Zone changes coincide with 1st AD's arrival
Stars and Stripes June 2, 2003
BAGHDAD, Iraq — As soldiers of the 1st Brigade, 1st Armored Division learn the streets of the Iraqi capital, they are adapting to last-minute changes to their mission and improving their living conditions.
While some Old Ironsides brigades had already established patrols in the city, many 1st Brigade soldiers were still arriving last week. By Wednesday, brigade officers were interfacing with commanders currently on patrol, while senior noncommissioned officers were establishing quarters.
Then, word came down to change their sectors of responsibility.
“When the military divided the city into its sectors, they weren’t aware of established districts,” said 2nd Lt. Sam Haines, a civil affairs liaison officer with 1st Battalion, 37th Armor Regiment. “Baghdad was already sorted into districts based on demographics, level of affluence and religion.”
In recent months, soldiers operated within the military’s 55 sectors, said Maj. Packard Mills, 1st Brigade’s intelligence officer.
“Baghdad was divided into zones based on the need for information,” Mills said. “The military always divides an objective into subsectors to provide a common understanding of the battlefield.”
Soldier’s maps have retained the sectors, but also now are divided into nine major municipalities, Mills said.
Lt. Col. Pat White, of 2nd Battalion, 37th Armor Regiment, learned of the last-minute changes on the drive from Kuwait. His unit, called the Iron Dukes, is also adjusting at record speed to learn its new area and find living quarters for the troops.
Tailoring the military sectors to the community will work for the troops, White said.
“It’s a better plan than what we had before,” White said. “Now we can focus on the municipalities.”
The timing for the change coincided well with the 1st Armored Division’s arrival, said Lt. Col. Gregory Reilly, 41, of Sacramento, Calif.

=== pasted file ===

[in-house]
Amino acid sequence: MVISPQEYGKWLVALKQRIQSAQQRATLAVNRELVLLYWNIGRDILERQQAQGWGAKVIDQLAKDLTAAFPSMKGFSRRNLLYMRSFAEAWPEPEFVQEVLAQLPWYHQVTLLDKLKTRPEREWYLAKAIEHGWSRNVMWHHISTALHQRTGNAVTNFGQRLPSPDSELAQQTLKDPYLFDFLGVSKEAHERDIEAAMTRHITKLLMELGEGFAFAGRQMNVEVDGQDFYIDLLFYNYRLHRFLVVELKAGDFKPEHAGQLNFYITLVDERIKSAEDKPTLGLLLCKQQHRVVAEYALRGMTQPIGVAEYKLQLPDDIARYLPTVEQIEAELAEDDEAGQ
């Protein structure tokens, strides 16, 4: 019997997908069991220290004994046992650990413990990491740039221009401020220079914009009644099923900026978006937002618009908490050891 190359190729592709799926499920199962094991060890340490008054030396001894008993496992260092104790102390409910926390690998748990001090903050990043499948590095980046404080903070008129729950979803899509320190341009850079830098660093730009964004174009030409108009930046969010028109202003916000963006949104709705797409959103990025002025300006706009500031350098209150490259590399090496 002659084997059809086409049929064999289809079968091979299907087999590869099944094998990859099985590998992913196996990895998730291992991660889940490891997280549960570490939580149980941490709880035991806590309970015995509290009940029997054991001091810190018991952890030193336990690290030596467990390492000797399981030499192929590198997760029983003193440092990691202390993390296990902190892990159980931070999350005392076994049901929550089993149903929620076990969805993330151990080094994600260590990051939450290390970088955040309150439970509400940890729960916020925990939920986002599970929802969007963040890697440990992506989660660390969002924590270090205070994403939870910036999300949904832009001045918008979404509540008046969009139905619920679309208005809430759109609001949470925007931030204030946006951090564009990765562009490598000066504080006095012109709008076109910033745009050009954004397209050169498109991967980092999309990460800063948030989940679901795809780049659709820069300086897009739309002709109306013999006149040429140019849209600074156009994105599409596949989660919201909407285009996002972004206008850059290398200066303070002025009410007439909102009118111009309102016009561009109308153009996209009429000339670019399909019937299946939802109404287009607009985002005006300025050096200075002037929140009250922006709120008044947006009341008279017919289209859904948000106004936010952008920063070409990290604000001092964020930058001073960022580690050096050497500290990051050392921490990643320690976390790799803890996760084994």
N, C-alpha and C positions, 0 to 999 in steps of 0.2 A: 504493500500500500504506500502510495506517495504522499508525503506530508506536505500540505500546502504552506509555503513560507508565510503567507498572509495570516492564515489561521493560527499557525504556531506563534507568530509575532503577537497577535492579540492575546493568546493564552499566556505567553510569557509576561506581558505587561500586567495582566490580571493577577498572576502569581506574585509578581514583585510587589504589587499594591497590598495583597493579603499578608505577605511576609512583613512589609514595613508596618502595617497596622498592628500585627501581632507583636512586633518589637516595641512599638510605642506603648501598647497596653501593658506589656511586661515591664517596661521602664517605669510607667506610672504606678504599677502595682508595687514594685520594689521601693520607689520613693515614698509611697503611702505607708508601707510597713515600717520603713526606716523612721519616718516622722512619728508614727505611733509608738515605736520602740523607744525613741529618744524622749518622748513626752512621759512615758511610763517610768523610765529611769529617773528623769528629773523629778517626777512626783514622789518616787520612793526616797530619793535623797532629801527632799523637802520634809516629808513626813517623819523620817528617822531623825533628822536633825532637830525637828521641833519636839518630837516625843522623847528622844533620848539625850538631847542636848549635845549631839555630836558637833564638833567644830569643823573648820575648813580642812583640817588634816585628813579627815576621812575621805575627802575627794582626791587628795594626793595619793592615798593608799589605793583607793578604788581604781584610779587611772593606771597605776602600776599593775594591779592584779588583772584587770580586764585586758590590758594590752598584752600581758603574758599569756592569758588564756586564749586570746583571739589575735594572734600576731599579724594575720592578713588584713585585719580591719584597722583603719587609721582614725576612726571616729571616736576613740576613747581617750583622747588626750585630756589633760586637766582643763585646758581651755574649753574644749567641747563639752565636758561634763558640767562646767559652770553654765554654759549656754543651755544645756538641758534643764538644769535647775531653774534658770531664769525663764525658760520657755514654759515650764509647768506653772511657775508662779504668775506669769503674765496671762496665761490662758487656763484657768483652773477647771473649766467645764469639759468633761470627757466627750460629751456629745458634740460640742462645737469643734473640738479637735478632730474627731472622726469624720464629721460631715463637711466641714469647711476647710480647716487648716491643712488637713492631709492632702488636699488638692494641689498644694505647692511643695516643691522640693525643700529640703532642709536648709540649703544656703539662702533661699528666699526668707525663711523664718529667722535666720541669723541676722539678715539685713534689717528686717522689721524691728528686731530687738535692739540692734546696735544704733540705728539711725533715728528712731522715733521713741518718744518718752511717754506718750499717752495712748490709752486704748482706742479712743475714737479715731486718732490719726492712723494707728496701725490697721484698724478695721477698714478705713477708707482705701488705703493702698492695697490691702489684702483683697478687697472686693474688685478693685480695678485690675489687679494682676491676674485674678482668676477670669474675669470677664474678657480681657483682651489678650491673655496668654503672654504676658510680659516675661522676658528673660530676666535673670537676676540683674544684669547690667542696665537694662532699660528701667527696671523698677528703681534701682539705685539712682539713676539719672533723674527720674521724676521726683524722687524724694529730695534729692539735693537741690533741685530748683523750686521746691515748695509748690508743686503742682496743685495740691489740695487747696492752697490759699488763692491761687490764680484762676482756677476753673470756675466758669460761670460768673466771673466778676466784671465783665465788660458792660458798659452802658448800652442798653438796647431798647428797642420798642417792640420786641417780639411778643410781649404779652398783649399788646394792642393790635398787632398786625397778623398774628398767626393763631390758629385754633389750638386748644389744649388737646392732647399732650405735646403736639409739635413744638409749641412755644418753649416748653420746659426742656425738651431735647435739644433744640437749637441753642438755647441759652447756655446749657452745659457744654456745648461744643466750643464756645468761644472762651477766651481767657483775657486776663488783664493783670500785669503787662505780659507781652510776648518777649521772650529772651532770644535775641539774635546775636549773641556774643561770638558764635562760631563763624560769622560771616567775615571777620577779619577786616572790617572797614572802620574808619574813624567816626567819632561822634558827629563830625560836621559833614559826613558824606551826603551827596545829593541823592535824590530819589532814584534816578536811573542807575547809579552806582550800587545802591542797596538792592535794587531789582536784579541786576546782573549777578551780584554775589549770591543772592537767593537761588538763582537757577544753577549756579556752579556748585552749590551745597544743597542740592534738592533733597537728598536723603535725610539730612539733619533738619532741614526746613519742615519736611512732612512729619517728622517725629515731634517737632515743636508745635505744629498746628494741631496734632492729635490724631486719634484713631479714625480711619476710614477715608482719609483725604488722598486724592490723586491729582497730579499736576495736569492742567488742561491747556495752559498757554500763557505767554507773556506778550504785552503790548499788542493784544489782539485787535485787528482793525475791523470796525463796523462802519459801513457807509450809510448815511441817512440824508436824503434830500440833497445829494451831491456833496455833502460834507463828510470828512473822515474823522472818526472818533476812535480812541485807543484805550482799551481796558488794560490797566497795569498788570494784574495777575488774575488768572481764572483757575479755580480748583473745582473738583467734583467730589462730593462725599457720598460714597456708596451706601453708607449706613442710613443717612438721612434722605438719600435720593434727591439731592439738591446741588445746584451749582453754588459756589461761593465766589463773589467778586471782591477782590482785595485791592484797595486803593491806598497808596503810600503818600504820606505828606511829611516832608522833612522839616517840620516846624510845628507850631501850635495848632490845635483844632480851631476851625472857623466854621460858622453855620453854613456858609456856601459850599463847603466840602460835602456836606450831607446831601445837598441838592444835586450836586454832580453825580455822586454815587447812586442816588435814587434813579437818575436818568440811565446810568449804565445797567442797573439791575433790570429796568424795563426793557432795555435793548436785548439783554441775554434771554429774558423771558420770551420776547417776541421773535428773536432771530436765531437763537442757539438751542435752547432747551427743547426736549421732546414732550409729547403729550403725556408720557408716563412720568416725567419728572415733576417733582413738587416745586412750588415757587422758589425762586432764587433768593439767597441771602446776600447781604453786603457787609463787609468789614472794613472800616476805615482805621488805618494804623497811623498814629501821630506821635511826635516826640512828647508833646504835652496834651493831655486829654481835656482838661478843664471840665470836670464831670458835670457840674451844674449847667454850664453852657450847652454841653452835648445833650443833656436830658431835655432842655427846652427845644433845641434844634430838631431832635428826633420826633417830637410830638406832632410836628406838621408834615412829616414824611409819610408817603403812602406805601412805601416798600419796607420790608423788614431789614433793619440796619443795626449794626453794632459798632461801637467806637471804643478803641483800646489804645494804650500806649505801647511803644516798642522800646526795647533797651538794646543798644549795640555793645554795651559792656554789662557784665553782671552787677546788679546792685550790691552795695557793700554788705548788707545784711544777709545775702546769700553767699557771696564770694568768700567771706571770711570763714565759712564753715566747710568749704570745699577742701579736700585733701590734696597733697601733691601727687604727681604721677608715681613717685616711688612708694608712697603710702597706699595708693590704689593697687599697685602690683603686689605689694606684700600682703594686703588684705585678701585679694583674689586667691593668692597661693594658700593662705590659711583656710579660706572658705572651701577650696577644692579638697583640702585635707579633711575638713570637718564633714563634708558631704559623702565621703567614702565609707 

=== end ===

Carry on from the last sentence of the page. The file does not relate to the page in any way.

“Nobody had staked down their tents yet, so it was not that difficult for us to change,” Reilly said. “It really was the opportune time.”
While officers plan ways to face upcoming challenges, they are relying on soldiers to carry out security and stability operations.
“Initiative is gained and sustained in the neighborhoods, at the soldier’s level” Reilly said. “It’s the soldier on the ground, just like in battle, who will make the difference here.”
Still, it may take several weeks before they fully understand the scope of their mission, Reilly said. The first priority is to establish security, the people’s greatest concern, he said.
From there, soldiers will work to make visible improvements that show the Iraqis that their lives with improve. They must gain support from local professionals to bring services to the community, Reilly said. Then, the military must support the transition to an interim government, he said.
“They may have had a slow start, but now they are on the glide path to success,” said Col. Michael Tucker, 1st Brigade commander. “The Iraqi people have made a 180-degree turn. It will take time to do this thing right.”